Textiles have always been paramount to Andean culture. The availability of llamas, alpacas, cotton and other natural fibers combined with predominantly cold weather, allowed the development of this art. In fact, Andean fabrics form the longest continuous textile record in world history! Some elaborate fabrics were considered so precious, that they were used to trade goods, and even offered as sacrifices to the sun god Inti! The shigra bag, though modest compared to other Andean textiles, is part of this tradition of creating fiber crafts.
How are Shigra’s Made?
First, the raw material, a resistant natural fiber from the cabuya tree (Agave) is prepared. Then, the mature leaves are sliced into long strands which must be soaked in water for 15 days in order to free the fiber of pulp residue. A this point a sewing needle is used to begin the shigra, starting from an oval shaped base, and moving upwards in a swirling circular form. For those who sew, the technique is very similar to the crochet technique. Although the designs are created at the whim and imagination of each woman, over the years, some motifs have evolved. For example, some favorites are the vibrant zig -zag shapes called “quingo” in quichua, or “chauto chaqui” which resembles llama feet. Originally, the shigra was adorned with human and also some animal forms, but today the women have become more lenient towards abstract design.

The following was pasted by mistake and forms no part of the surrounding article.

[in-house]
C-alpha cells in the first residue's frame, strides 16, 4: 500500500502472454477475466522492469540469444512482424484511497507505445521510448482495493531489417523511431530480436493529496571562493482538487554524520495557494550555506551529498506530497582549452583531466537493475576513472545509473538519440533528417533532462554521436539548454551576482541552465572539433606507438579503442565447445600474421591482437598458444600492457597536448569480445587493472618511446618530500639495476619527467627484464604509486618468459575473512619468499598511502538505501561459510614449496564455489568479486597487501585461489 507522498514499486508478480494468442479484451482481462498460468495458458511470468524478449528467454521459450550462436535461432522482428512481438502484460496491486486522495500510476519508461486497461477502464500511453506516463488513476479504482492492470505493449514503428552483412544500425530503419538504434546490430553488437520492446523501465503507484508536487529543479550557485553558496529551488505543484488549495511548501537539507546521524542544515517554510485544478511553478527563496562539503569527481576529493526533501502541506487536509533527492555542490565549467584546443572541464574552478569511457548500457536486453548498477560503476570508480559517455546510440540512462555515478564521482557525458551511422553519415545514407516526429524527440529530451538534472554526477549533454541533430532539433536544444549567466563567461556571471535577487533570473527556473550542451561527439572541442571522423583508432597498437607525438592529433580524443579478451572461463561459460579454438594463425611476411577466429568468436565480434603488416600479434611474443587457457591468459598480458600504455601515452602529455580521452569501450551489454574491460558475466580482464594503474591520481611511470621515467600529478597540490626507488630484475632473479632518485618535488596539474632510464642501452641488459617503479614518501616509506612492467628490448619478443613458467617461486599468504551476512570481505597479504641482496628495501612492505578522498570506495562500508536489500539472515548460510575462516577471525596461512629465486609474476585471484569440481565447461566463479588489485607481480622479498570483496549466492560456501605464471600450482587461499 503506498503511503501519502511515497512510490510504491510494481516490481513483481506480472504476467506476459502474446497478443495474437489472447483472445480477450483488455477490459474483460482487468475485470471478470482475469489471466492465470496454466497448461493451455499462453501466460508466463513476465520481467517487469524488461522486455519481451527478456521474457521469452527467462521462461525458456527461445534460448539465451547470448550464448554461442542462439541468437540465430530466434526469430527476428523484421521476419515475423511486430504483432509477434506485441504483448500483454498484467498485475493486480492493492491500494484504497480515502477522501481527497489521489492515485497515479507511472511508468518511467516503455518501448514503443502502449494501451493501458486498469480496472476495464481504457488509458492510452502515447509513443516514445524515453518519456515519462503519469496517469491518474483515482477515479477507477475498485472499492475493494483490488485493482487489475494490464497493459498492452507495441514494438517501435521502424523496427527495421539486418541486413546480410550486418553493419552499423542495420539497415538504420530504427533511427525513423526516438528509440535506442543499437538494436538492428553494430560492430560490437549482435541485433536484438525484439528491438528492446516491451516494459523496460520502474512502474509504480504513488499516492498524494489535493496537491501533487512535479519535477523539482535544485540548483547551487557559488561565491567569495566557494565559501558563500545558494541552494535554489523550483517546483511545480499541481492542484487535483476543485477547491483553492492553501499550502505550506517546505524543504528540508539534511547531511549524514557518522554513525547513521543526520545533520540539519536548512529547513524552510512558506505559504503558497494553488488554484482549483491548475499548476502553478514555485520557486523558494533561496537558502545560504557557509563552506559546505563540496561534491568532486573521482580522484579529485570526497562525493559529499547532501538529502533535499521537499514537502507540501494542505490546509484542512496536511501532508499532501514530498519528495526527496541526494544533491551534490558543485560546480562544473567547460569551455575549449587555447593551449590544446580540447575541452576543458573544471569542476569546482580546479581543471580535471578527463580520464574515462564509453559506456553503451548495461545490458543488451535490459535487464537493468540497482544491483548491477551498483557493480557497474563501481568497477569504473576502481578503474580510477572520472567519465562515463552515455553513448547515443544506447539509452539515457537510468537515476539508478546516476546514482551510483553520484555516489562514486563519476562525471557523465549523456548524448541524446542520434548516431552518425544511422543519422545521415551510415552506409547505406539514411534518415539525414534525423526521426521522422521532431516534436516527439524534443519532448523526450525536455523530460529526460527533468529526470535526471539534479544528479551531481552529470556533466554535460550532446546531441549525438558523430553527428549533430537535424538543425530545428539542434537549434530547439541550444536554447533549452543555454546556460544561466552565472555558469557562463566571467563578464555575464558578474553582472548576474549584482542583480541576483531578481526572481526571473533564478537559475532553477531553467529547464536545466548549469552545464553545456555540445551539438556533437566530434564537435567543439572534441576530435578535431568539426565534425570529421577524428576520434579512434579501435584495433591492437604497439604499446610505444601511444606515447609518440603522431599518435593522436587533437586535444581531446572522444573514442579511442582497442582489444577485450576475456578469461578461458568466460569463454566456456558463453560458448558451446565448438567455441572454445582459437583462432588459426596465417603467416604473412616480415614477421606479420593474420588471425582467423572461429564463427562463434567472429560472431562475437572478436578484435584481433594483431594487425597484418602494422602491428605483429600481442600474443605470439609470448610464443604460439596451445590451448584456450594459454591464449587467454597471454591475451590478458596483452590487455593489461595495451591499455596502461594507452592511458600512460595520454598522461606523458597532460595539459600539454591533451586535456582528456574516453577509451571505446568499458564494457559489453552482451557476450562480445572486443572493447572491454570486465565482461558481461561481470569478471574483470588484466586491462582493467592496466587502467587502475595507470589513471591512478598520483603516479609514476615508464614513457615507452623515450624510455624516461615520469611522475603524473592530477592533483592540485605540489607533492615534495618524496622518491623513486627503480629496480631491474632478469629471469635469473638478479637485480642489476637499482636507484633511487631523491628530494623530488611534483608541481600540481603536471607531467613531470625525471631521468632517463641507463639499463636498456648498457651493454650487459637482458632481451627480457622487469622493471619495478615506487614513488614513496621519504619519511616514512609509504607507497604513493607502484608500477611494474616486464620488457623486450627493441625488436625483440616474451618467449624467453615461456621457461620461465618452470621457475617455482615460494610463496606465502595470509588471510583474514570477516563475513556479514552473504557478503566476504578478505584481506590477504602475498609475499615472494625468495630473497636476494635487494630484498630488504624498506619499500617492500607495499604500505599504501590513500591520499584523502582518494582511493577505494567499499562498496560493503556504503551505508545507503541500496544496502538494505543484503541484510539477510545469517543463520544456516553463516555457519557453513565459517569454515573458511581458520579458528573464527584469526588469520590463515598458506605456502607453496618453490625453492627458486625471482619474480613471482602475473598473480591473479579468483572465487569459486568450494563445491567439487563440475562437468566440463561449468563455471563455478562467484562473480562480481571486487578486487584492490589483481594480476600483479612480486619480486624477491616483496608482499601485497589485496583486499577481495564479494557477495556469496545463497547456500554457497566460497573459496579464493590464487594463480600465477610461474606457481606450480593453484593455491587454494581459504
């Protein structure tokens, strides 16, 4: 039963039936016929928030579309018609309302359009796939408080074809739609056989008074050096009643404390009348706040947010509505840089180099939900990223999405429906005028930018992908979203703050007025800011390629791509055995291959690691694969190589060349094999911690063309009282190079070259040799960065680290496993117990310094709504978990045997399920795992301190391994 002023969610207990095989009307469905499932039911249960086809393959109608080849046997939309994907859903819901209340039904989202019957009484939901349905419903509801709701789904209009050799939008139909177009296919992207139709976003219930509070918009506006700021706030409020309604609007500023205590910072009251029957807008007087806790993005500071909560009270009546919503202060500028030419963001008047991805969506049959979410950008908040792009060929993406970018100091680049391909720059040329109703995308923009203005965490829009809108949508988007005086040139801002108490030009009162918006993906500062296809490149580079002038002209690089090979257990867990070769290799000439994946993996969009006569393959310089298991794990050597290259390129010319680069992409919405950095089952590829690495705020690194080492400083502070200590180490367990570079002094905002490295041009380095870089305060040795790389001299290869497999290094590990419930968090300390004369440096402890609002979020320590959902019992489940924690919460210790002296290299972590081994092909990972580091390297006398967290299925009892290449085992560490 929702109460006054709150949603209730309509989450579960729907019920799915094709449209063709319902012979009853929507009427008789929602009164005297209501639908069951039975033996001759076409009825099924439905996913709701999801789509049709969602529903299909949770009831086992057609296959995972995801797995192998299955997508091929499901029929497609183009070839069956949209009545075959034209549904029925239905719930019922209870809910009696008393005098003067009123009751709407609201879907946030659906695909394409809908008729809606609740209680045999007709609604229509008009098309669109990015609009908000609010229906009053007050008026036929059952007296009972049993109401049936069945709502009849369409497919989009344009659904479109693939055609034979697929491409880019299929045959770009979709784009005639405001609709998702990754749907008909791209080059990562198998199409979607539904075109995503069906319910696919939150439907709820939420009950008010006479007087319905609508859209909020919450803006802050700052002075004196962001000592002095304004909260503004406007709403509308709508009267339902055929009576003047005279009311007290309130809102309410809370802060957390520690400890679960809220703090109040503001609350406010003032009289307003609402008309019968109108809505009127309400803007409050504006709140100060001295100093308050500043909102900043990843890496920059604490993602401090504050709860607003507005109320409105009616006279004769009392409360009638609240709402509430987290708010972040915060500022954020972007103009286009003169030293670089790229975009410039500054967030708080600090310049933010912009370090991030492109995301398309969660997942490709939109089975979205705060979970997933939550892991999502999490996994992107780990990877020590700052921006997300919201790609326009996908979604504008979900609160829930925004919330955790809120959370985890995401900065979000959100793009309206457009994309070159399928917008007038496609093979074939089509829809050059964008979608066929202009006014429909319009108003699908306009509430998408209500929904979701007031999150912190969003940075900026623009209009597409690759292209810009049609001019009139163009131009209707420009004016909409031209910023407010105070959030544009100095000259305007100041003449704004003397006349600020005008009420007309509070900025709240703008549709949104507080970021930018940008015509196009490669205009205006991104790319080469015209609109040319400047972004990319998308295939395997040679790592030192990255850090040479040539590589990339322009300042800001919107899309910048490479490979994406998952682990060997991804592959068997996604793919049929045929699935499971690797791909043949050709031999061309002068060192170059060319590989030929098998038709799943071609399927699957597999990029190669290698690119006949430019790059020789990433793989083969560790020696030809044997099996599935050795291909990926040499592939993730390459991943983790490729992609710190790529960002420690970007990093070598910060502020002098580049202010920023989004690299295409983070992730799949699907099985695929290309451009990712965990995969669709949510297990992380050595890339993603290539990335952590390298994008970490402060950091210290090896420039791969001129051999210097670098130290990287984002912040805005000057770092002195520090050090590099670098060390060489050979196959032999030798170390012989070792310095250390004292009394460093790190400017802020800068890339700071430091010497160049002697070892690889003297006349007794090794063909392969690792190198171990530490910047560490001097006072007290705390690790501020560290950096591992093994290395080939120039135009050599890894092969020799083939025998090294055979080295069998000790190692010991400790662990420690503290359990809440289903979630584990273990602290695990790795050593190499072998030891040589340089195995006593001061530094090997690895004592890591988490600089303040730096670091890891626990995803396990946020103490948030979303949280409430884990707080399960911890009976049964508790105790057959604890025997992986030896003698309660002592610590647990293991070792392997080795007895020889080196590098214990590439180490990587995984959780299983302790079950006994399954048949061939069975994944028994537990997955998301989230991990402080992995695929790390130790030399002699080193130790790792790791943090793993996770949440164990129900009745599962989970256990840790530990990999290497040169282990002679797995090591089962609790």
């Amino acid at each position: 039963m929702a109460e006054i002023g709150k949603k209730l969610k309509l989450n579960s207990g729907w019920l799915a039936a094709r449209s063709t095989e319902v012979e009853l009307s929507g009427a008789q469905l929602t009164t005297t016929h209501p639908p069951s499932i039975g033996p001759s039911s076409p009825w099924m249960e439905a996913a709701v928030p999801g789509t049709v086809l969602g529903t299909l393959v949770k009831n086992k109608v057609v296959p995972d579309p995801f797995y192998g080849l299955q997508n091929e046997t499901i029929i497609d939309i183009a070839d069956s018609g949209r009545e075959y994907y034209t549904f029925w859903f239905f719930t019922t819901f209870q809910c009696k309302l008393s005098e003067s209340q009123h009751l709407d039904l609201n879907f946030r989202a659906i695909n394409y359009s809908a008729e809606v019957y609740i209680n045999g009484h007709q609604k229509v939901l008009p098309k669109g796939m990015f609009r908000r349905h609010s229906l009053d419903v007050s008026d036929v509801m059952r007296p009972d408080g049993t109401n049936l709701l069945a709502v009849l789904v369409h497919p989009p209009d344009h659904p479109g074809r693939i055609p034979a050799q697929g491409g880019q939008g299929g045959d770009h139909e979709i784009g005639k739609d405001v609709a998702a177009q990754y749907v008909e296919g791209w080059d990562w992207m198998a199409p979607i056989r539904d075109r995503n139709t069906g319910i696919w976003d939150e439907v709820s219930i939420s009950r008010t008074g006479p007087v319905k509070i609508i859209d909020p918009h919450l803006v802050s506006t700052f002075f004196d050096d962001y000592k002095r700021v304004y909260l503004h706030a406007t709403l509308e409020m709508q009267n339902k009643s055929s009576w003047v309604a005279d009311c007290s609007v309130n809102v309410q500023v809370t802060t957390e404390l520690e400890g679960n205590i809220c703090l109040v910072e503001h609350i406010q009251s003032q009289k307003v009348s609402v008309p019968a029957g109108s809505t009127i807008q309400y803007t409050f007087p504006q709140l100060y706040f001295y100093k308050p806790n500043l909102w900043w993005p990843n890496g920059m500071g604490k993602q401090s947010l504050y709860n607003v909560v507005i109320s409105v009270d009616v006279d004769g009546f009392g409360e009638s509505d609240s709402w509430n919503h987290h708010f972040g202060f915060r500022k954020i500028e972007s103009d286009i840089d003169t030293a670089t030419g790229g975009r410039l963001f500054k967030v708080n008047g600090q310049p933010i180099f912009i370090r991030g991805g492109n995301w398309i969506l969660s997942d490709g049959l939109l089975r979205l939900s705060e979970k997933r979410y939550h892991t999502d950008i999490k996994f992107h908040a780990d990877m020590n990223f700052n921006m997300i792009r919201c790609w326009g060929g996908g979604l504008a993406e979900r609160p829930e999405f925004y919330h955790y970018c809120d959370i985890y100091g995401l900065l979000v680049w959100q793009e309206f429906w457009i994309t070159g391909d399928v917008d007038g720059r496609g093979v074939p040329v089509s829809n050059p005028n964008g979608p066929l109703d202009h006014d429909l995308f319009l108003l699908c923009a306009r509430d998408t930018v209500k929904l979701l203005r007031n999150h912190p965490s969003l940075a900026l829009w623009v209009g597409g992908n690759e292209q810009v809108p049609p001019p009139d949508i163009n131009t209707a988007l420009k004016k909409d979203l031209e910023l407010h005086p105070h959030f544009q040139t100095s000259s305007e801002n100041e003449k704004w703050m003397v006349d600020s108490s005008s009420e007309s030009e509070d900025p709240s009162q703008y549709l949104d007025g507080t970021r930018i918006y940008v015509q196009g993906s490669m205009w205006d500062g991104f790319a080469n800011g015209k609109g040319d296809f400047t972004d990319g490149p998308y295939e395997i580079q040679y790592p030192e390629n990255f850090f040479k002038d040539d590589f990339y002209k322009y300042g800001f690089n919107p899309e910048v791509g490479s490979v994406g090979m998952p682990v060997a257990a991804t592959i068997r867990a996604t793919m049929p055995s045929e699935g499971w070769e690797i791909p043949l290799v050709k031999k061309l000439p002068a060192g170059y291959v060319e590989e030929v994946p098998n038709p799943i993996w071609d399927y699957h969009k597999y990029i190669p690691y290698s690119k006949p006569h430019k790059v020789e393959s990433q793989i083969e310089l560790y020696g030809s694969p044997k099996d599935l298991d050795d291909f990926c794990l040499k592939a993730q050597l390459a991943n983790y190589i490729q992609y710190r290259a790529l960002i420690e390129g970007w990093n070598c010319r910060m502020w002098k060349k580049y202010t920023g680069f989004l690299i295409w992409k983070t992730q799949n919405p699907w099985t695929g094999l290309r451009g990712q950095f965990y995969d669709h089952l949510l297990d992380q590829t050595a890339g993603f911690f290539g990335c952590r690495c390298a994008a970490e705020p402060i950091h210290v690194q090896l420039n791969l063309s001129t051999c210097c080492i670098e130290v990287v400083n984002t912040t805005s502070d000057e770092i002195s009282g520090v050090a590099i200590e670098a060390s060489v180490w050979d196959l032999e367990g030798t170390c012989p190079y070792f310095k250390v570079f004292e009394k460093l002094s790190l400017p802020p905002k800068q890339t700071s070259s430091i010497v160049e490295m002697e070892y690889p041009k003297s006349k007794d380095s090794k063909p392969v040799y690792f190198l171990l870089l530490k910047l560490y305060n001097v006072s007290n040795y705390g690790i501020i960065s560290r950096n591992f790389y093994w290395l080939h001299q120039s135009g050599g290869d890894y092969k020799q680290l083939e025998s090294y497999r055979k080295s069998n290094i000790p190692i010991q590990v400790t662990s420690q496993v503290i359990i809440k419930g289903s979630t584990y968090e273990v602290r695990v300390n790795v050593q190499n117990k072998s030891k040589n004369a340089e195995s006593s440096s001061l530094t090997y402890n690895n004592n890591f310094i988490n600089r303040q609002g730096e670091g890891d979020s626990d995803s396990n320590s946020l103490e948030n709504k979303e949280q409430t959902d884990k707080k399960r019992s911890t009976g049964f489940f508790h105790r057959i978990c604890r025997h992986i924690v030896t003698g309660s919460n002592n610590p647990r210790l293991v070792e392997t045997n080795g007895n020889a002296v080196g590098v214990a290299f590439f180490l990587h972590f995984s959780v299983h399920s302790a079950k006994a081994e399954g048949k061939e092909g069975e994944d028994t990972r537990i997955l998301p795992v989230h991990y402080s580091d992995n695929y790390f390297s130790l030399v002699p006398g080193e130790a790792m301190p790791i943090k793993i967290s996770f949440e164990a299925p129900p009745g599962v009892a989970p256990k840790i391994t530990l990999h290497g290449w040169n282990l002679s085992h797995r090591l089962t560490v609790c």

Before, the women dyed the cabuya with natural colors made from achote or other plants. However, these colors would often run, so today the colors are made from aniline in order to avoid this problem.
In the 1970’s several Ecuadorian and foreign artists began to value the beauty of Ecuadorian arts and crafts. The attractive multihued shigras did not go unnoticed! Several artists began to recognize the potential of this handbag. They used their creativity to explore ideas. New colors, sizes, designs, and materials such as silver, suede, and leather inlays were incorporated. What once was a utilitarian bag for indigenous women only; began to make the Ecuadorian and international fashion scene. Today, quality shigras have leather straps, no running colors, and are lined inside.